This weekend, we went over to the Seuss Garden in Springfield that I posted about before, and it was a great day. Well worth the trip, as they also have a dinosaur exhibit at the science museum right now. J and I took the kids and packed a lunch for them. On the way home, I realized that I hadn't eaten since breakfast with the kids at 5:30...and it was 2pm! We landed at Texas Roadhouse (honestly the consistently best ribs) and had ribs, sweet potato and green beans. I didn't eat any of the potato, but c sure loved it, and as I packed it in the to-go box I realized it will make about five meals for him; oh to be a baby again.

That night as J and I sat down to watch the love-fest that is Mystic River, I noticed all of a sudden that there were words clipped out of the conversation here and there, and then they just stopped talking all together. Or, I just fell asleep before 8pm. Like I said, that night, I certainly didn't feel the urge to pop popcorn or eat some tortilla chips or ice cream. It's 1,2,3 magic.


Sunday, February 15, 2009

One Fish, Two Fish

I logged onto gmail today and saw an email from my best friend, you know, the one who's so sensitive to your likes and dislikes, knows all about you, never forgets your birthday or anyone else's and constantly recommends great products based on ones you've bought before? Yep, that's right; My pal Amazon.


"Dear Amazon.com Customer,


Celebrate Read Across America on March 2, the birthday of Theodor "Dr. Seuss" Geisel, whose playful rhymes and whimsical stories have helped generations of children learn to read. Explore our featured favorites in honor of Dr. Seuss's birthday, and visit the Dr. Seuss Author Store to learn more about the man behind children's classics like The Cat in the Hat and Horton Hears a Who!"


I, like approximately 90% of the population, love Dr. Seuss. Living in Massachusetts now, we have a membership to the Springfield Museums so that we could get the reciprocity with Boston Children's Museum, the Ecotarium and other local attractions. BUT one of the cool things at the Springfield Museum (Springfield being the hometown of Dr. Geisel) is the Dr. Seuss National Memorial Sculpture Garden. We've not yet visited it, but we'll be hitting it as soon as the weather warms up a little bit. I think it's something that both kids will love it, as I've heard only good things from my friends who've been before.


Cozy up with your favorite Seuss classic on March 2nd and join millions of other people who'll be celebrating Dr. Seuss' birthday.


We'll most likely be reading The Lorax, as it's one of H's favorites. I was surprised when I read it to him the first time, as I realized that it was one of a few Dr. Seuss books I'd not read before. It has a great message about preserving natural resources and being more careful about the impact we have on our surroundings. The Onceler nails rampant consumerism when he smirks at the Lorax after selling his first Thnead; "You poor stupid guy. You never can tell what some people will buy."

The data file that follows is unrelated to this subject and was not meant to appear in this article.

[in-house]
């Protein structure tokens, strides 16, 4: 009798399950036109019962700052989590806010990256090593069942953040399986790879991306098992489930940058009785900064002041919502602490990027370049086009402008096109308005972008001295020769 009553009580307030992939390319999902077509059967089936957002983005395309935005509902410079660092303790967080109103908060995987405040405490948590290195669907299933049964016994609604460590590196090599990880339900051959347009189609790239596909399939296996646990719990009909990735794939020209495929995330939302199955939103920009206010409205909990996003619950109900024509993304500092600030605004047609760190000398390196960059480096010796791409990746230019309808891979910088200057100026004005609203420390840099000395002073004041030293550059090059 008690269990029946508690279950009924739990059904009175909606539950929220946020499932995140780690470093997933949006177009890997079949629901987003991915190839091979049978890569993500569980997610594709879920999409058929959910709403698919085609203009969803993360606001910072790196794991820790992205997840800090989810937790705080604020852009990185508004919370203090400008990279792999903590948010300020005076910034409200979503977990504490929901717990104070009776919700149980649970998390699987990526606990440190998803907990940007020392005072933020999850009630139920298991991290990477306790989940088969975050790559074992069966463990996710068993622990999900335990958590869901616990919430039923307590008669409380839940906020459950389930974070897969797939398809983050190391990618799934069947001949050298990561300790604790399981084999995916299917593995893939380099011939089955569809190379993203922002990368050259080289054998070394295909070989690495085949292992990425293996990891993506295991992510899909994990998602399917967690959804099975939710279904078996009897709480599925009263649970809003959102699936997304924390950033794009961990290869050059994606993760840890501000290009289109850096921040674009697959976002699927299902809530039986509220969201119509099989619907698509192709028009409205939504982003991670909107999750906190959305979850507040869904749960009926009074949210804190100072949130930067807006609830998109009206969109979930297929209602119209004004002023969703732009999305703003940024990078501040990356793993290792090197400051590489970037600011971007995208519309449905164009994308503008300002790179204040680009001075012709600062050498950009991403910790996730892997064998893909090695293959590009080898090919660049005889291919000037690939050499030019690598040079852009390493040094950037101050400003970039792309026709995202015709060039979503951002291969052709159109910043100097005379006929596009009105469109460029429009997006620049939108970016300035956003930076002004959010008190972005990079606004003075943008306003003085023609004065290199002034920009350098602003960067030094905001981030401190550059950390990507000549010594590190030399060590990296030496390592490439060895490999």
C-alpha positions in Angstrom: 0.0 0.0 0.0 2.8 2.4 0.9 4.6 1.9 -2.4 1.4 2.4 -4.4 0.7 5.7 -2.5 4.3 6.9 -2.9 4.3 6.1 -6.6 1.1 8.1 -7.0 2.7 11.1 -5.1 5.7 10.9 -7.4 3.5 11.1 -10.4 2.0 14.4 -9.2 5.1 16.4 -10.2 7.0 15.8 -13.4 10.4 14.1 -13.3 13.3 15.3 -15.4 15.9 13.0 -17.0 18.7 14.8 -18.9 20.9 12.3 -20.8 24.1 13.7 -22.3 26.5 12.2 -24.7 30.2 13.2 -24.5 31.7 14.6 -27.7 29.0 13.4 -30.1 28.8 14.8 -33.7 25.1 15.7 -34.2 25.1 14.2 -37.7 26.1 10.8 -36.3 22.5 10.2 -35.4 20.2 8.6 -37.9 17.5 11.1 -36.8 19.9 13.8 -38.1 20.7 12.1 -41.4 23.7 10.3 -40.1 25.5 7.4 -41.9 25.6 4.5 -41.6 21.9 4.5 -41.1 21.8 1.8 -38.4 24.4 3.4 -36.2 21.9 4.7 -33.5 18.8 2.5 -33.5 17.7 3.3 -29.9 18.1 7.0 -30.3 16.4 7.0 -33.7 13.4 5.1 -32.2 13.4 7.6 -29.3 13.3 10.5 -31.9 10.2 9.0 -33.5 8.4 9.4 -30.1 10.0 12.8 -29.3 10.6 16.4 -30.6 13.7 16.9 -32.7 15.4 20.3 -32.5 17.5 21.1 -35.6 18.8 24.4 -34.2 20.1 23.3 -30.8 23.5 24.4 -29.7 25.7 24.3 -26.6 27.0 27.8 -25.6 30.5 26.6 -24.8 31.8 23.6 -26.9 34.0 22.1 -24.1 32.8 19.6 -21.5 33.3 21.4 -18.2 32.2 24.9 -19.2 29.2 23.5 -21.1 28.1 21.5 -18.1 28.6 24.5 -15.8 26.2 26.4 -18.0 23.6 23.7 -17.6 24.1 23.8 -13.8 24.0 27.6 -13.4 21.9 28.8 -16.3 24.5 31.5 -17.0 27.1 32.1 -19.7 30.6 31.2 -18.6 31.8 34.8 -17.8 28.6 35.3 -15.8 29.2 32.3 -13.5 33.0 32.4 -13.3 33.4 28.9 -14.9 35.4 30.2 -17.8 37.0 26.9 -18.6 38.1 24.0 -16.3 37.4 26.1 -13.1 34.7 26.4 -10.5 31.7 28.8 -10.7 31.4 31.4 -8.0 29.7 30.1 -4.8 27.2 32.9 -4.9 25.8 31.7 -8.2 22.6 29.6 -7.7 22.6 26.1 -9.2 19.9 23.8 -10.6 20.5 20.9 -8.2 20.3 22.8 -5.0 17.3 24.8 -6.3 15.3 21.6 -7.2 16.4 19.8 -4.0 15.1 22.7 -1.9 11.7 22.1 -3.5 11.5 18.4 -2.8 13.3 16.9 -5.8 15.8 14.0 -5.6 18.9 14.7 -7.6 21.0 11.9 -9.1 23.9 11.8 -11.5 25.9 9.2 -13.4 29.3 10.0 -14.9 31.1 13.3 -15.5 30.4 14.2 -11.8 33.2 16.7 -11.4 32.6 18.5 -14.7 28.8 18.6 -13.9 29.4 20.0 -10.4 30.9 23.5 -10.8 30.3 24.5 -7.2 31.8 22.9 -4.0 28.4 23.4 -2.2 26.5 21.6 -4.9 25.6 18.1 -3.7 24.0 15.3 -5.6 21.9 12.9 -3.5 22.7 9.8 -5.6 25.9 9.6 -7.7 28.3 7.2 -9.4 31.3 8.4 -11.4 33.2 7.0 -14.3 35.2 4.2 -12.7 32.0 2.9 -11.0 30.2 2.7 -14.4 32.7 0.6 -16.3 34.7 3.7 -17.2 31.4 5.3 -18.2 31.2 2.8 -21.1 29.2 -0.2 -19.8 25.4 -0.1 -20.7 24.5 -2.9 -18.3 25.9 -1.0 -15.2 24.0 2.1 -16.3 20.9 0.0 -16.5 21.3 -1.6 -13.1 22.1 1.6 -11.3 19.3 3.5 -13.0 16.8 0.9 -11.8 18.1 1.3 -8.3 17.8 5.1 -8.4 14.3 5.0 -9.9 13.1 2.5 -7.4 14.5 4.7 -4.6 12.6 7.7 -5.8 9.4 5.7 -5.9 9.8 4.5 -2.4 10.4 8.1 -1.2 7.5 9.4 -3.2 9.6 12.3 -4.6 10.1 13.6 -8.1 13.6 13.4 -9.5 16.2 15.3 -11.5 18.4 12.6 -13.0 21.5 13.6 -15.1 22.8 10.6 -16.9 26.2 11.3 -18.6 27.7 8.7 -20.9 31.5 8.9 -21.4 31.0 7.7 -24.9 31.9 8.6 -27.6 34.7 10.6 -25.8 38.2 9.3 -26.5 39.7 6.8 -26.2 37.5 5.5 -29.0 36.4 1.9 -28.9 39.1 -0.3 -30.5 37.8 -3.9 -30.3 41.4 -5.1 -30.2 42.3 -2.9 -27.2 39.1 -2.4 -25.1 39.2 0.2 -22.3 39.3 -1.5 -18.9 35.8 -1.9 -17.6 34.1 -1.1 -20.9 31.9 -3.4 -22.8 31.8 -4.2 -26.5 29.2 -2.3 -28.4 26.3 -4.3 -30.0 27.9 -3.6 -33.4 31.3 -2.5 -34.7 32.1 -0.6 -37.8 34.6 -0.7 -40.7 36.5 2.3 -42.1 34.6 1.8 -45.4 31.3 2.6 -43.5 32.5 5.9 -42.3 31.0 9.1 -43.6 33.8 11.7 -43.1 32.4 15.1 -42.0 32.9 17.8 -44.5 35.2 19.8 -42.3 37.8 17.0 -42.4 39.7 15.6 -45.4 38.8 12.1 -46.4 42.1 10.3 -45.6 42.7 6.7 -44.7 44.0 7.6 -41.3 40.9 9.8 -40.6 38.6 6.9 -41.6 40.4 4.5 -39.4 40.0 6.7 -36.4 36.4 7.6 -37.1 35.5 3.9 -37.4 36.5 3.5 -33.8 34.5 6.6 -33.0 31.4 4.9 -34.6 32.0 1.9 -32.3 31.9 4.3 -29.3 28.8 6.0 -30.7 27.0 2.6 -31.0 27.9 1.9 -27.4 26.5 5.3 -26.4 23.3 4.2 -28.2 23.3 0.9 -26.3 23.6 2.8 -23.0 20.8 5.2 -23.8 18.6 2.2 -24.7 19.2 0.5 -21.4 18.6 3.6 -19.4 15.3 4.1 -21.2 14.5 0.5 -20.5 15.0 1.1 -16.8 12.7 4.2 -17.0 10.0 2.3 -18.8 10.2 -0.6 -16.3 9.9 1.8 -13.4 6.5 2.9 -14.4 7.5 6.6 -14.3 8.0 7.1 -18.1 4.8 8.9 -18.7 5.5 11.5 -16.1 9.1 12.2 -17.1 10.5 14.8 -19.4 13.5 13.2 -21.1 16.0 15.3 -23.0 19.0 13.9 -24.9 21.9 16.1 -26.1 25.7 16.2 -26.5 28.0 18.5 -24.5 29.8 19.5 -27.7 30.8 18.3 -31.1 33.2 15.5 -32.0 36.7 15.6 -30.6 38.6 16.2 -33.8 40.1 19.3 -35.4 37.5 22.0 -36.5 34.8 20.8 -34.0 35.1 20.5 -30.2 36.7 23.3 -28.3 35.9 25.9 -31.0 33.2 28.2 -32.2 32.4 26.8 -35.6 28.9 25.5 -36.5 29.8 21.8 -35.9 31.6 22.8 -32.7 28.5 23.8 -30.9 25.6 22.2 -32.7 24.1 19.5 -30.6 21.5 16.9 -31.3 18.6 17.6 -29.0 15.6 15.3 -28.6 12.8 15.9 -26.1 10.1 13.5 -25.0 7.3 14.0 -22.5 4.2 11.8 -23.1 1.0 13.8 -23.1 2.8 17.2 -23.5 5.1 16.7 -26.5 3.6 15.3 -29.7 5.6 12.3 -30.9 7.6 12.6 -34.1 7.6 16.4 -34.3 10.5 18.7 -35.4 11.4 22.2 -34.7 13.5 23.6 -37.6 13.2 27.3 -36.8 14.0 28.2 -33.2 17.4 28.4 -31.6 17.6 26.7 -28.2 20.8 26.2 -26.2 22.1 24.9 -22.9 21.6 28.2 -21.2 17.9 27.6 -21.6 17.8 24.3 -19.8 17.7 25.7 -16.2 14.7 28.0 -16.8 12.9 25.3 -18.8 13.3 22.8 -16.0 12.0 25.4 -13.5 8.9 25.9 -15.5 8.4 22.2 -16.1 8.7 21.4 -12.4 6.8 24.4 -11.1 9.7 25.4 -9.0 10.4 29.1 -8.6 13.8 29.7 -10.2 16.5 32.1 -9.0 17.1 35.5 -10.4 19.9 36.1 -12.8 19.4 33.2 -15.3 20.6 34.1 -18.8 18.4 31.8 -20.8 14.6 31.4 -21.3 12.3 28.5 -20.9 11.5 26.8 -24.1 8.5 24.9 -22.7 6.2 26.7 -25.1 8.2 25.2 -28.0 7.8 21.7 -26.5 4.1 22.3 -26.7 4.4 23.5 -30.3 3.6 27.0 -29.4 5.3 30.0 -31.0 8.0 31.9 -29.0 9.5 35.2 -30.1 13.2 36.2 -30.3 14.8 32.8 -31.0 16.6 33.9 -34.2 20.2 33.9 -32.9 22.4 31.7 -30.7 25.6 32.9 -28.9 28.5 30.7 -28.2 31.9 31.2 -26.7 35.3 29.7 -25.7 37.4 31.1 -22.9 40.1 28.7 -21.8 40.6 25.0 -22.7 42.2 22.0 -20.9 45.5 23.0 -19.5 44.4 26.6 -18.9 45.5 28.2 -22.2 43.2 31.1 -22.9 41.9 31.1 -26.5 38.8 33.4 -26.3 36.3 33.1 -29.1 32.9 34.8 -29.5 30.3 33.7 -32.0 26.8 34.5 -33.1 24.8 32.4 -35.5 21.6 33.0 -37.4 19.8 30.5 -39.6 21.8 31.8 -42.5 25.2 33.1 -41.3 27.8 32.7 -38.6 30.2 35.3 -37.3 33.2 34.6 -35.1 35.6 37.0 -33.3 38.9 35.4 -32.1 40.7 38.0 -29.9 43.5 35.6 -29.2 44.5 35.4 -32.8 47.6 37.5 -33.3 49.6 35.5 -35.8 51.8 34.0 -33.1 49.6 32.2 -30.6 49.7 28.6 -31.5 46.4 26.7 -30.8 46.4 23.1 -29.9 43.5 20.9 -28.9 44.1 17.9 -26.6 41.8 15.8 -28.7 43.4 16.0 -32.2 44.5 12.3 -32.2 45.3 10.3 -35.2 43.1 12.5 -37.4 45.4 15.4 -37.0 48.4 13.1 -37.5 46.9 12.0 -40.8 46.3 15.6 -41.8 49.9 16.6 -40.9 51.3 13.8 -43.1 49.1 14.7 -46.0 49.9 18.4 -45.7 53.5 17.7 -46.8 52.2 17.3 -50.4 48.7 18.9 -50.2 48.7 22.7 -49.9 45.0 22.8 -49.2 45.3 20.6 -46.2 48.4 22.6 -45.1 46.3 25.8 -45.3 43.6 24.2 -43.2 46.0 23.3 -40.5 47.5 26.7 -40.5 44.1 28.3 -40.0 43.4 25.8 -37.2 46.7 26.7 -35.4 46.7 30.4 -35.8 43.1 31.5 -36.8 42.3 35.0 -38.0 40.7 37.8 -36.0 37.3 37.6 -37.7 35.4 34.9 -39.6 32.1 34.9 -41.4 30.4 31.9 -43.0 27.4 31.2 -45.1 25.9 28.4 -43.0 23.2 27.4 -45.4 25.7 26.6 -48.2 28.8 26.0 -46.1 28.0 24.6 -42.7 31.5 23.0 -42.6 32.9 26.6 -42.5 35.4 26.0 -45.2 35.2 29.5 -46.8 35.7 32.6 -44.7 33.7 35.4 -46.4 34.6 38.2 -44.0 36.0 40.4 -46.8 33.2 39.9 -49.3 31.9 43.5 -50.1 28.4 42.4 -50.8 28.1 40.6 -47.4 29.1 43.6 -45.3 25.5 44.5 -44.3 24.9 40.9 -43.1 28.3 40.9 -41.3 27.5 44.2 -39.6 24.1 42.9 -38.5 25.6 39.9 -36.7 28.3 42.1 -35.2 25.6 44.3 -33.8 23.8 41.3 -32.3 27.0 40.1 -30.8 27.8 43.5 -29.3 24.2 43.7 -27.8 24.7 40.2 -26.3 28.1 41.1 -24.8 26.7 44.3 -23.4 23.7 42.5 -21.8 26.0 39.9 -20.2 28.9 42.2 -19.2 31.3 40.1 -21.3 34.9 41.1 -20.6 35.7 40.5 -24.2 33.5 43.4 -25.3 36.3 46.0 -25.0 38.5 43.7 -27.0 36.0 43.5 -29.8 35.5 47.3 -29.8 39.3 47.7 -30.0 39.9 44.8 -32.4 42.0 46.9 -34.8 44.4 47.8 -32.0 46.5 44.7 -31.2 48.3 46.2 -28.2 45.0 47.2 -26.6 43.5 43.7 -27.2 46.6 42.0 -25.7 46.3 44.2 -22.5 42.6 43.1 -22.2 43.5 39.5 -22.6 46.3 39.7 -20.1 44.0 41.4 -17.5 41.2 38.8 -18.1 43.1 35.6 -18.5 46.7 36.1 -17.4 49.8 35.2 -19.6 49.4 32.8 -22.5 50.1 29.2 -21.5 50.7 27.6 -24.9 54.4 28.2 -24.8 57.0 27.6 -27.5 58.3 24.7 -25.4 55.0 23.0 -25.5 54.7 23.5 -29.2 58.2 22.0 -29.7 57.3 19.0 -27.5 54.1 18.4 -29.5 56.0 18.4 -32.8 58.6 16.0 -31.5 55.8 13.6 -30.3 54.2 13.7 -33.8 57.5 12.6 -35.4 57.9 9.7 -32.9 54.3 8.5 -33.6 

On that note, J and I have been doing really well on our month-long commitment to forgo unnecessary purchases. The only thing I've made was a pack of four Curious George books for H's Easter Basket on craigslist that were drastically lower than the retail price and 100% of the money went to a cervical cancer charity; totally acceptable!

Saturday, February 14, 2009

To Whom It May Concern

(Read: Dear Mom and Dad,)

I'm taking a class right now, in which we've been asked to write a letter to our parents. We need to explore the idea that there are things about our parenting style that is reflective of how we, ourselves, were parented. What things do we find ourselves doing that mimics our own parents (good or bad), what have we tried to change, and what would we change if we could do it all over again?

I had already written the "I love you so much, you're amazing" letter to you a couple times during my time at Child Welfare, but that was either before I had my own kids or when H was still tiny.

I've been thinking about this letter for about a week and thought it was appropriate to enter it as a blog post on Valentine's Day, as my love letter to you.

What would I change? It may seem cliche but there is really nothing I would change about the way you raised me. Yes, I yell at H when I wish I wouldn't. But those aren't the times that are reminiscent of childhood to me; it's the fresh-baked bread, the home-made play-doh, having H be a 'taste tester' for home-made rolls, fun day-trip adventures, or just a lazy Sunday drive.

From watching you work everyday so that all four of us have always earned compliments on our work ethic, to seeing your love and kindness to each other (with an appropriate level of sass thrown in) in order that we could seek positive partners, you did it all right. But most importantly, I've realized that the best thing you ever did for us, after establishing your solid foundation, was modeling your mistakes, and your reaction to ours.

The Girls, Big and Little, have made our fair share of blunders, errors in judgement and poor life choices; some of them body-cast-worthy and some just needing a little hydrogen peroxide and a band-aid. Through it all, you've made your presence known.